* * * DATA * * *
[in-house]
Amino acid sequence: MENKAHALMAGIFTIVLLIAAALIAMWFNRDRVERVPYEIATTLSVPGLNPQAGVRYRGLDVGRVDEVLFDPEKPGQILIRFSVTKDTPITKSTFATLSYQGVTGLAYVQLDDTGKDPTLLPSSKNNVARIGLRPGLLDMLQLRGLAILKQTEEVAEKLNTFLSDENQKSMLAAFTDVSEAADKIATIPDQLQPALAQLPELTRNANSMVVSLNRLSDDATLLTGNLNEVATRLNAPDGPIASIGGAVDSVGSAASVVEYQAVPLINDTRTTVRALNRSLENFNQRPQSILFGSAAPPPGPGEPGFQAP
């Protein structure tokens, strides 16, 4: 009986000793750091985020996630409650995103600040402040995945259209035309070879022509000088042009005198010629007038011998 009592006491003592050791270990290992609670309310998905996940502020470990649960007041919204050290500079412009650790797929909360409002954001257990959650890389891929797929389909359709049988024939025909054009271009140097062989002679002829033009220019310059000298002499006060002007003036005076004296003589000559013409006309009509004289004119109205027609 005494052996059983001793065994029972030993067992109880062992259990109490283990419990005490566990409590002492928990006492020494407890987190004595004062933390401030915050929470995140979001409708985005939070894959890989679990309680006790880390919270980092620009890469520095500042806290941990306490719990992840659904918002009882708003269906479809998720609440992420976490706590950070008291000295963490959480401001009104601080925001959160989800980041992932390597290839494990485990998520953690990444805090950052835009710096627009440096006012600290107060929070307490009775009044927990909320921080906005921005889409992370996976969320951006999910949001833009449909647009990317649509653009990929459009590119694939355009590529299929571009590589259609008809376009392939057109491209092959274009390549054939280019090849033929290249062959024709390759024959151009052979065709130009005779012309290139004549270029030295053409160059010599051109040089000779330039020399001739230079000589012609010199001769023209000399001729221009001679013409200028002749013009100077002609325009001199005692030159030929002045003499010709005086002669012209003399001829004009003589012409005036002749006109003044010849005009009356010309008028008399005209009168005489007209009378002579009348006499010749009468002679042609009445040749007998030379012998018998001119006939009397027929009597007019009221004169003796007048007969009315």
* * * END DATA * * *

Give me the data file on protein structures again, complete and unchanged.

[in-house]
Amino acid sequence: MENKAHALMAGIFTIVLLIAAALIAMWFNRDRVERVPYEIATTLSVPGLNPQAGVRYRGLDVGRVDEVLFDPEKPGQILIRFSVTKDTPITKSTFATLSYQGVTGLAYVQLDDTGKDPTLLPSSKNNVARIGLRPGLLDMLQLRGLAILKQTEEVAEKLNTFLSDENQKSMLAAFTDVSEAADKIATIPDQLQPALAQLPELTRNANSMVVSLNRLSDDATLLTGNLNEVATRLNAPDGPIASIGGAVDSVGSAASVVEYQAVPLINDTRTTVRALNRSLENFNQRPQSILFGSAAPPPGPGEPGFQAP
């Protein structure tokens, strides 16, 4: 009986000793750091985020996630409650995103600040402040995945259209035309070879022509000088042009005198010629007038011998 009592006491003592050791270990290992609670309310998905996940502020470990649960007041919204050290500079412009650790797929909360409002954001257990959650890389891929797929389909359709049988024939025909054009271009140097062989002679002829033009220019310059000298002499006060002007003036005076004296003589000559013409006309009509004289004119109205027609 005494052996059983001793065994029972030993067992109880062992259990109490283990419990005490566990409590002492928990006492020494407890987190004595004062933390401030915050929470995140979001409708985005939070894959890989679990309680006790880390919270980092620009890469520095500042806290941990306490719990992840659904918002009882708003269906479809998720609440992420976490706590950070008291000295963490959480401001009104601080925001959160989800980041992932390597290839494990485990998520953690990444805090950052835009710096627009440096006012600290107060929070307490009775009044927990909320921080906005921005889409992370996976969320951006999910949001833009449909647009990317649509653009990929459009590119694939355009590529299929571009590589259609008809376009392939057109491209092959274009390549054939280019090849033929290249062959024709390759024959151009052979065709130009005779012309290139004549270029030295053409160059010599051109040089000779330039020399001739230079000589012609010199001769023209000399001729221009001679013409200028002749013009100077002609325009001199005692030159030929002045003499010709005086002669012209003399001829004009003589012409005036002749006109003044010849005009009356010309008028008399005209009168005489007209009378002579009348006499010749009468002679042609009445040749007998030379012998018998001119006939009397027929009597007019009221004169003796007048007969009315």